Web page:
Instead of saying ‘we need to get these people into work’ we should be saying ‘we need to help these people get back on their feet and allow them to be the people they want to be. We need to build their self esteem to a point where they choose to go back to work’ because if we don’t, where are we heading? What happens next?
We already have people reoffending in order to get a roof over their heads (in prison). We have people being released from prison with nowhere to go. We have people whose houses have been taken away from them for various reasons and are now classed as ‘intentionally homeless’ with no prospect of any housing at all.
A person should be judged by their present, not their past.
Even if somebody is housed from the street, they are, for all intents and purposes, dumped there and left to get on with it, some never having had to budget, pay bills, cook, clean etc. This often results in them feeling isolated, lonely and anxious which quite readily results in them returning to the streets to seek company and conversation.
We also have a Mental Health System that does not cater for individuals that are using substances.
CMHT (Community Mental Health Team) do not work with anybody’s mental health if they are under the influence of substances as they say they cannot work with somebody who is not in a fully conscious state of mind. So let’s say, said person goes to the local drug and alcohol treatment centre, works hard and is now free of substances. At this point, the person should be picked up by CMHT. CMHT however, have a 2 year waiting list (9 months for children and adolescents). Said person is now experiencing all of the same feelings, emotions, voices etc. but with nothing to suppress them, so they return to substance misuse.
The term ‘capacity’ is defined in a such a way that 80 per cent of people who need help from CMHT are rejected. They are rejected because they are seen to have ‘capacity’, when in actuality, the people working with these individuals can categorically tell you that they not only DON’T have capacity, but are often in a far worse state than they themselves are letting on.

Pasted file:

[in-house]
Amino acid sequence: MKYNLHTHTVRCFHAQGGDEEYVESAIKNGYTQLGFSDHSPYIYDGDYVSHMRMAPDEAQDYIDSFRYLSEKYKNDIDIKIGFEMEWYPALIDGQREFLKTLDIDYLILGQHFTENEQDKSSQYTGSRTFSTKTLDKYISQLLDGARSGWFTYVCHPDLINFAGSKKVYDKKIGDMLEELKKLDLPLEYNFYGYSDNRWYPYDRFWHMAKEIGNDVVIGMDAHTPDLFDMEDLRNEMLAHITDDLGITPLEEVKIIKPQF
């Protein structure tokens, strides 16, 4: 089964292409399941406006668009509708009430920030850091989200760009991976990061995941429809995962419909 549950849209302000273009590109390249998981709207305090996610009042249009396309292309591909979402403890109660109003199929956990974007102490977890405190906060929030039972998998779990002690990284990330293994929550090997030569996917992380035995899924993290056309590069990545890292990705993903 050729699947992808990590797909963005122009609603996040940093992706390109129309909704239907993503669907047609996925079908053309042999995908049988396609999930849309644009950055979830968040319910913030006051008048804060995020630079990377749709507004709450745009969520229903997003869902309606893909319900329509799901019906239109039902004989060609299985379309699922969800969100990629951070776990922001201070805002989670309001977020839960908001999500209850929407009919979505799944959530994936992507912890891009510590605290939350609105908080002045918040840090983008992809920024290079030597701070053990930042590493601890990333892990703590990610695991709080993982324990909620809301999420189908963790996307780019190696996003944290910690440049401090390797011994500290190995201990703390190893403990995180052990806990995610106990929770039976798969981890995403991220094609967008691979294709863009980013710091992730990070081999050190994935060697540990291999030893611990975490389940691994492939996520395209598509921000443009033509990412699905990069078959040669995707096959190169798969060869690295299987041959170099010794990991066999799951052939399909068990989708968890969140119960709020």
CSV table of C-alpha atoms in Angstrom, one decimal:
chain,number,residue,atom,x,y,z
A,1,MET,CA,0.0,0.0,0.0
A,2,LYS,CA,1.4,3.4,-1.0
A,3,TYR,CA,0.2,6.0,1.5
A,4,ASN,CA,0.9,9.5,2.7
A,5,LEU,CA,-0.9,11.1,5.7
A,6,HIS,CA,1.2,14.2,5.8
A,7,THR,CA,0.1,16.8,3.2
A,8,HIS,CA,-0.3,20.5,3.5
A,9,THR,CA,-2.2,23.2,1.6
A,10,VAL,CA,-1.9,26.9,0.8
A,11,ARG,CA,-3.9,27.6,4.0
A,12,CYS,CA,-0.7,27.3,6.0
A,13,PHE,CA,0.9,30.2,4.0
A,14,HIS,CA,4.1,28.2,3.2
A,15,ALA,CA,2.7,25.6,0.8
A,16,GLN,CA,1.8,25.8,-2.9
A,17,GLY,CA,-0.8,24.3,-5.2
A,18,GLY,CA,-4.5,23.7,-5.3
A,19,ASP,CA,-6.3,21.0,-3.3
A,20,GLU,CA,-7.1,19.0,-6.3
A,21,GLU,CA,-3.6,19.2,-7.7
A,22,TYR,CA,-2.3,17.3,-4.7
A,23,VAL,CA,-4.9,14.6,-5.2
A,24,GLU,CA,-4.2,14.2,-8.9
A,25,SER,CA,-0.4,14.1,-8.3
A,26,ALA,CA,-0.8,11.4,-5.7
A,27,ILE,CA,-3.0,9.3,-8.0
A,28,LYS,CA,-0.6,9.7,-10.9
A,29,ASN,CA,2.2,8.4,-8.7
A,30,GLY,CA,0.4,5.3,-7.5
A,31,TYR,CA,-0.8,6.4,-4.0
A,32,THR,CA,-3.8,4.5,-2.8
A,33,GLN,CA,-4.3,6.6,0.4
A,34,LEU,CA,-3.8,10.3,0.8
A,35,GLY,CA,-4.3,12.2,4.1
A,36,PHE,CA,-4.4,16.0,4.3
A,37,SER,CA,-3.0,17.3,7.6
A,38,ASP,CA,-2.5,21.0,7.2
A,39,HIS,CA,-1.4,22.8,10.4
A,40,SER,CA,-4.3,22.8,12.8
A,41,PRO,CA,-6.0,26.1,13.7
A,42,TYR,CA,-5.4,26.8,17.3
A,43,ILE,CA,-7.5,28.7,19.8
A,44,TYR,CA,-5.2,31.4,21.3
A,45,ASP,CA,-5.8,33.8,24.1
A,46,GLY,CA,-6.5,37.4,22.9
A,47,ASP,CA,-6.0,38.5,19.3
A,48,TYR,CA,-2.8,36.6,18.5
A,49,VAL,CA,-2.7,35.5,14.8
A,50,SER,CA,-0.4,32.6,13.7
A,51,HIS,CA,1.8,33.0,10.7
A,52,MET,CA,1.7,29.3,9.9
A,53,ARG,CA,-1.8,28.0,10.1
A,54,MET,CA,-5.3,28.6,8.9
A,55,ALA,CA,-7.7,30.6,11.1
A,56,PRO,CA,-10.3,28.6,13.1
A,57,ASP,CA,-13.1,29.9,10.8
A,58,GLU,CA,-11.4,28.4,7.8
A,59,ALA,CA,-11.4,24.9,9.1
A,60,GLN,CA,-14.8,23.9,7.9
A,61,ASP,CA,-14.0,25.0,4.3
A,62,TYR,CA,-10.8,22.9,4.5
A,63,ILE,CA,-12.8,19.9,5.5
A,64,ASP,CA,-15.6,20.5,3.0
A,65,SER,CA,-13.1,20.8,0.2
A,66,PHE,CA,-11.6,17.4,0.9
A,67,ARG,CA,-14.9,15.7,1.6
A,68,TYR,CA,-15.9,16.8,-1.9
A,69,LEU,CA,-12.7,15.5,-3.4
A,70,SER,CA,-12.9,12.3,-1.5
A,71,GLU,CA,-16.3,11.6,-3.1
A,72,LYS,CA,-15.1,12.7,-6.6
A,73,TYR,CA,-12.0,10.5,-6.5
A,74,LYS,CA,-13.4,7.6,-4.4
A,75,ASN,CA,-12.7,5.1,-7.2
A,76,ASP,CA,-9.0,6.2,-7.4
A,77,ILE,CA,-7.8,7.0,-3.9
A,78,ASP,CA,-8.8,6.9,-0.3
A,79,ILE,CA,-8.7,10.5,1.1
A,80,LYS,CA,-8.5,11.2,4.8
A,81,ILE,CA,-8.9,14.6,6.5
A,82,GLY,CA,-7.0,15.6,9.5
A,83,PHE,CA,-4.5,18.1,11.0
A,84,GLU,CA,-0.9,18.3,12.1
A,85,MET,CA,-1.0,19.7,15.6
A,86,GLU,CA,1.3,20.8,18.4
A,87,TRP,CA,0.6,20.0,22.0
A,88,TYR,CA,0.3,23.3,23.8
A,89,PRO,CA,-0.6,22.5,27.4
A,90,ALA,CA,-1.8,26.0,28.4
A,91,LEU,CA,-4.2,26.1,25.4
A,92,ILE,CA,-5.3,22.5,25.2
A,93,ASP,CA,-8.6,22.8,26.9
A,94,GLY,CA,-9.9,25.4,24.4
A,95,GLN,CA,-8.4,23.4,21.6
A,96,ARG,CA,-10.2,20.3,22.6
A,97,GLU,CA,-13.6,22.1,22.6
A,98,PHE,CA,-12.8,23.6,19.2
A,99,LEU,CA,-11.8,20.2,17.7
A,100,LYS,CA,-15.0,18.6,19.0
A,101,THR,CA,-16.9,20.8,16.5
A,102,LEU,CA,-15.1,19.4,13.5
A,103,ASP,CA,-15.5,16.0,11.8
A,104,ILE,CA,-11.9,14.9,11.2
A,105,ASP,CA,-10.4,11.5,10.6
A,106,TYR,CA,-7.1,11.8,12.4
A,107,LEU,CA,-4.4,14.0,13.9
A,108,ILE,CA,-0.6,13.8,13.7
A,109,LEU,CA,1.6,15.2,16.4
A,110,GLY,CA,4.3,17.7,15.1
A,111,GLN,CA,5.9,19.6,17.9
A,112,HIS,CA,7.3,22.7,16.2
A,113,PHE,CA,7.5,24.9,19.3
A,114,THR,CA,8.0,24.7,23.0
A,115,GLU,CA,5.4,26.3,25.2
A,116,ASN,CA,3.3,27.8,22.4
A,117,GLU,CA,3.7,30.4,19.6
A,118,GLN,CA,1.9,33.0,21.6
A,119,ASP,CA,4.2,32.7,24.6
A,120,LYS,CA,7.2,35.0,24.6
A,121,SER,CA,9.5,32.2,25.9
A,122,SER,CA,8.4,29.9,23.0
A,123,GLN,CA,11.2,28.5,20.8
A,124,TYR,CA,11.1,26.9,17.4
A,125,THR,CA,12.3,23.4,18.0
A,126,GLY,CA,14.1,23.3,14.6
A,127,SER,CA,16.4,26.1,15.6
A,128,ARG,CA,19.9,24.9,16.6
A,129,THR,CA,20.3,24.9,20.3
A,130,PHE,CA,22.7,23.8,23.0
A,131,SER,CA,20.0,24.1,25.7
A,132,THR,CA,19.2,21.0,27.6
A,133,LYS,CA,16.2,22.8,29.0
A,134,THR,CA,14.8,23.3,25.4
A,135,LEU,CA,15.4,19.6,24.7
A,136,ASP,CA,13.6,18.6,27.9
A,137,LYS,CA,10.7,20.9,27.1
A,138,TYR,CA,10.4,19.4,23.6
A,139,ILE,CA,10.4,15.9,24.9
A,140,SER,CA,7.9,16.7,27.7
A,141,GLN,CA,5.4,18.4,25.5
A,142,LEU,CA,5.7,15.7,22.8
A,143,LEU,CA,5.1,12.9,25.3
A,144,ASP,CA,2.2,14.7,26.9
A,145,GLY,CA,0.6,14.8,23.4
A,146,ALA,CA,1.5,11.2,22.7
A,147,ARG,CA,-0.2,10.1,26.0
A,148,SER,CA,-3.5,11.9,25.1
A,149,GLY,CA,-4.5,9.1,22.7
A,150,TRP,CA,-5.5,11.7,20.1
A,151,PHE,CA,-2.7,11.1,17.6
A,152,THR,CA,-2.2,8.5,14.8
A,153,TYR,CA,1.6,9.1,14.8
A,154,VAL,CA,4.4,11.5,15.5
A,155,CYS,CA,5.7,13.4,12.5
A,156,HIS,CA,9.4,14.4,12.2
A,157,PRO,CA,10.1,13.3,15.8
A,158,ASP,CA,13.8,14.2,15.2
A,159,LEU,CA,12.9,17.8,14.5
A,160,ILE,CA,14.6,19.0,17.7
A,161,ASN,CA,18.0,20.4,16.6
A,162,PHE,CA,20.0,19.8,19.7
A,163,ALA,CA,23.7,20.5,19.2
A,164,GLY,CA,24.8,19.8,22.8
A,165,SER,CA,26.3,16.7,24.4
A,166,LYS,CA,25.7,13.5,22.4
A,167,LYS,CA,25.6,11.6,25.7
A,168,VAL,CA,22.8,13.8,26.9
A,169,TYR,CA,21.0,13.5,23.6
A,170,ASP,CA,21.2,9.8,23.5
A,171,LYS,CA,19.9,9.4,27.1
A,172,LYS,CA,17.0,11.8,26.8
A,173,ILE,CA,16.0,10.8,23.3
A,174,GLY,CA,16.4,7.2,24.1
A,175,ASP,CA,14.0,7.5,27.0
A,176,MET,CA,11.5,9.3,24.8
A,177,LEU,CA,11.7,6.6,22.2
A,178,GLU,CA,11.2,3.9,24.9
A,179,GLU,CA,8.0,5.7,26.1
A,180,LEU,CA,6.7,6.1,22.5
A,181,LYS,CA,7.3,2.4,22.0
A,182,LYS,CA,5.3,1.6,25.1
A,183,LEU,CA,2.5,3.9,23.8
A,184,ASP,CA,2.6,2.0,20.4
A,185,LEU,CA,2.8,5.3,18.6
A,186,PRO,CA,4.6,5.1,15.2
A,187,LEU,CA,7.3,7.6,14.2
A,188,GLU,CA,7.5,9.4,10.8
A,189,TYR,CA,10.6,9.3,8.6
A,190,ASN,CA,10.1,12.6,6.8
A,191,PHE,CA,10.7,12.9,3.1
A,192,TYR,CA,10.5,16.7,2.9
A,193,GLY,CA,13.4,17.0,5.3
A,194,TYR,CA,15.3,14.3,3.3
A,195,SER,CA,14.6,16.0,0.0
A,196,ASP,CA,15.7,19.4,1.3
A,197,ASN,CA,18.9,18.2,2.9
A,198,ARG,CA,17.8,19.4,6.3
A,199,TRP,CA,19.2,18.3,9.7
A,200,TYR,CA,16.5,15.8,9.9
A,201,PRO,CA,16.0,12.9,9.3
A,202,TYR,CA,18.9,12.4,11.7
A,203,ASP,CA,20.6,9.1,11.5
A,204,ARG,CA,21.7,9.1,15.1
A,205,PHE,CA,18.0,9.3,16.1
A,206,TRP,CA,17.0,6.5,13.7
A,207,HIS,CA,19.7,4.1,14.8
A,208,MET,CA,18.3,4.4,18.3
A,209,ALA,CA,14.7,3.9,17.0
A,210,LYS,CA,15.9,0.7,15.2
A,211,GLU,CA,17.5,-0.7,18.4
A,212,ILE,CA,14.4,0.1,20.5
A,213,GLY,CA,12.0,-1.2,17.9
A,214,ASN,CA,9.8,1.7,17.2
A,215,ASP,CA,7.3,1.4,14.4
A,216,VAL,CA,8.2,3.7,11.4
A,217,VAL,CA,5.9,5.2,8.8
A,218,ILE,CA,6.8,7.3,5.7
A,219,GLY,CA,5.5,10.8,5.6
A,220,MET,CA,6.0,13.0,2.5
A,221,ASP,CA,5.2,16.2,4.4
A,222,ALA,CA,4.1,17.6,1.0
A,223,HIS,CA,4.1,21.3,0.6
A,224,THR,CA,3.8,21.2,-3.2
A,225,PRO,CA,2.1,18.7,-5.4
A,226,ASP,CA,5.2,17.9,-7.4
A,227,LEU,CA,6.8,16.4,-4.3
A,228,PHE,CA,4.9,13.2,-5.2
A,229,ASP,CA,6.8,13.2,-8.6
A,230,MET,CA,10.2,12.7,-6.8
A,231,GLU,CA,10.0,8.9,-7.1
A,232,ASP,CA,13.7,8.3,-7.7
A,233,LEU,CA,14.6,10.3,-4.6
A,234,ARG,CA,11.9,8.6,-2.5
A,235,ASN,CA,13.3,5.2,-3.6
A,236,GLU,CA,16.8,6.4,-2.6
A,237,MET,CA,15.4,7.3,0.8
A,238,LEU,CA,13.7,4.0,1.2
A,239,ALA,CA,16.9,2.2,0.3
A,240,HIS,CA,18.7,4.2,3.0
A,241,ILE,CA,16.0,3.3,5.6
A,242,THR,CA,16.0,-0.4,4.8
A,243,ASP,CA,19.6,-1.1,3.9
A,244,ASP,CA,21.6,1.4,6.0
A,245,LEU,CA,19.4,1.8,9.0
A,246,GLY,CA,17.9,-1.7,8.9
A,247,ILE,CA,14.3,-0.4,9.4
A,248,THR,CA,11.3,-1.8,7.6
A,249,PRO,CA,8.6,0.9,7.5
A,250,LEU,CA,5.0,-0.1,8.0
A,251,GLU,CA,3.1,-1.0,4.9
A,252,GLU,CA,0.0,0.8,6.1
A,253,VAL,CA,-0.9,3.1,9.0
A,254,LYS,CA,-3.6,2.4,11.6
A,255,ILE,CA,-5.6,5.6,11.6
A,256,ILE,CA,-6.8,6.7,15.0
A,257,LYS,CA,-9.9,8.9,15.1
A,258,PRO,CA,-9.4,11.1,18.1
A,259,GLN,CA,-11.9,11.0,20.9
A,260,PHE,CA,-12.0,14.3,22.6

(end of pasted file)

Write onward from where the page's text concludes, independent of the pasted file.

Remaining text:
Our drug & alcohol team in the borough (Resilience) are an amazing bunch of people who care abundantly about their clients, but the procedure in which they are made to work is a generalised and somewhat disheartening one.
Methadone scripting is essentially replacing one drug (heroin) with another drug (methadone) and then reducing the prescribed dose of methadone to zero over a period of time. Whilst this may work for some, it does not work for the majority. Every single person on the planet is different, yet we expect everybody to react positively toward a single method of treatment?
These are just a few examples of the complexities of this situation and there are many more that I could add but the main points are these:
Vilifying the vulnerable is not the answer.
Harping back to 1824 is not the answer.
The council are seeing pound signs, not people.
What do you see?
Murphy James - P.D.M
Windsor Homeless Project